Playing Castro's Tune

Playing Castro's Tune

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Cuban musicians

Musicians playing in Trinidad, Cuba

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In this two part series, Stephen Evans travels to Cuba to look for the links between the country's music and its revolution.

He explores how political and social change impacted on the music and musicians' lives.

Part one

On January 1 1959, General Batista's regime in Cuba was overthrown by Fidel Castro's 26th of July Movement.

Prior to the revolution, Batista created a playground for the rich and famous from the United States.

Havana became a centre for the drugs and gambling underworld. Its casinos and night clubs also supplied work for a myriad of musicians and entertainers including Bobby Carcas├ęs, who Stephen meets at his Havana home.

The revolution also created a mass exile to Puerto Rico, Miami, Florida and New York, including musicians like Grammy award winning jazz trumpeter, Arturo Sandaval.

Vehemently anti Castro, Arturo explains how artistic freedom was curtailed: "... to play Jazz in Cuba was a nightmare."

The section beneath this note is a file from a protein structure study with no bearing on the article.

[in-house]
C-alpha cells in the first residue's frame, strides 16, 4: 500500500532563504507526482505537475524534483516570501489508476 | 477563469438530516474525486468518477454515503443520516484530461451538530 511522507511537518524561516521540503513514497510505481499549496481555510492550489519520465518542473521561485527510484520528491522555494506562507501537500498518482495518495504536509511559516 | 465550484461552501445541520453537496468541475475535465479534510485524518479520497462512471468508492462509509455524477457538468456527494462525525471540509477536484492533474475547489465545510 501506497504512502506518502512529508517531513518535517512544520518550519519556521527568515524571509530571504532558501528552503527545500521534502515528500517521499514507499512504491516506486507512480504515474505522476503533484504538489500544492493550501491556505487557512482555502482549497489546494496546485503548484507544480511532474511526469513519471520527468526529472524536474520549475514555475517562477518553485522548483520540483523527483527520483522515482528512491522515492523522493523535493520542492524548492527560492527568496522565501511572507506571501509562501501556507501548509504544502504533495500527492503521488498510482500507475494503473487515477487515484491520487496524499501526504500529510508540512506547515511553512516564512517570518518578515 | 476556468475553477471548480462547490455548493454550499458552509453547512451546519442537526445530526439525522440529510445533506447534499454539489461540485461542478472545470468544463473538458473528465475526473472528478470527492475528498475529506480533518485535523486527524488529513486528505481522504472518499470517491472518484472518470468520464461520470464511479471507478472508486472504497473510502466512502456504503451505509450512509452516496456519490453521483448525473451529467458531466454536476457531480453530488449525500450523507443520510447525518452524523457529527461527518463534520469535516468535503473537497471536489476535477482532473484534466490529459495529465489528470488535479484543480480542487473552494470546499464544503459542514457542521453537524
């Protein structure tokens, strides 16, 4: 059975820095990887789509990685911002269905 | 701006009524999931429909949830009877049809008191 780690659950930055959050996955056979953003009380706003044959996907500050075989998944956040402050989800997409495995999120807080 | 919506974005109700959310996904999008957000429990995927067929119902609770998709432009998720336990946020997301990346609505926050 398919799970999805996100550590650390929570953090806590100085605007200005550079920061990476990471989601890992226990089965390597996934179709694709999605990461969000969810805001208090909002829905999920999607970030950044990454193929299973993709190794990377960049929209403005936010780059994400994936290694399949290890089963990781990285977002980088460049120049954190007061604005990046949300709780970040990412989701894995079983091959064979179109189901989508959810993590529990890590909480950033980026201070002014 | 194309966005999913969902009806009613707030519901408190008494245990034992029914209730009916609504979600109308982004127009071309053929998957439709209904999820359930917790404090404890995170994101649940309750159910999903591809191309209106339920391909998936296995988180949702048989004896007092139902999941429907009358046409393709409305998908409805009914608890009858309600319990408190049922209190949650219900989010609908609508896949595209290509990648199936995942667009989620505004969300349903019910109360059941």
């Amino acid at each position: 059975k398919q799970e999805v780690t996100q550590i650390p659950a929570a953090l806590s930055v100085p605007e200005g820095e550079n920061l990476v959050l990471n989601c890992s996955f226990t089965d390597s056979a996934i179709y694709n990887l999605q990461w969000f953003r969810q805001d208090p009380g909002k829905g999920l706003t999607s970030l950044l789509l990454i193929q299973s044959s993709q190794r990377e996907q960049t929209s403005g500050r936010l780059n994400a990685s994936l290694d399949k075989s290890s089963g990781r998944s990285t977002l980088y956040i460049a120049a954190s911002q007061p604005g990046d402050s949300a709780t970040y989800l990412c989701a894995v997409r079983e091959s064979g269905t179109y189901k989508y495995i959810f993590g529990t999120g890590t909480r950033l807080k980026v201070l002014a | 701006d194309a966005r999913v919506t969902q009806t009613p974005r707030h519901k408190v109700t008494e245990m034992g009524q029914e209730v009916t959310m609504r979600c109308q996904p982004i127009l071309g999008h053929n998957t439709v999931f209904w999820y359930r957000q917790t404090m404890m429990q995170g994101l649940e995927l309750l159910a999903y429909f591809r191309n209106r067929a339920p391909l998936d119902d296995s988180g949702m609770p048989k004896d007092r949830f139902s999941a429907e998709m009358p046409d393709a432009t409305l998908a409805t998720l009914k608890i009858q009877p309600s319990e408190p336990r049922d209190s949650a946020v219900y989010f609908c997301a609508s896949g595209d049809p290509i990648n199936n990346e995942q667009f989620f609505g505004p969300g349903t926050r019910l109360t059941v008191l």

Musicians who stayed in Cuba tell a different story. They point to how support of culture and the arts became a priority for the government.

In 1962, just a year after the Bay of Pigs invasion, the Castro regime implemented a music policy to improve the standards of its musicians.

The Escuela Nacional de Arte or National Art School was founded in Havana and teachers were sent for training to the Soviet Union.

One surprising beneficiary was Pablo Menendez, son of American blues and jazz singer Barbara Dane, who in 1966 at the age of 14 moved from America to Cuba to study at the Escuela Nacional de Arte.

Forty two years later, Menendez still lives in Havana leading his Afro Cuban fusion group, Mezcla.

He points to the fact that post revolution, Cuba is able to define its own music away from the influence of American recording companies.

How did a common musical heritage, which was split in 1959, developed differently into two parallel lives?

First broadcast 7 January 2009

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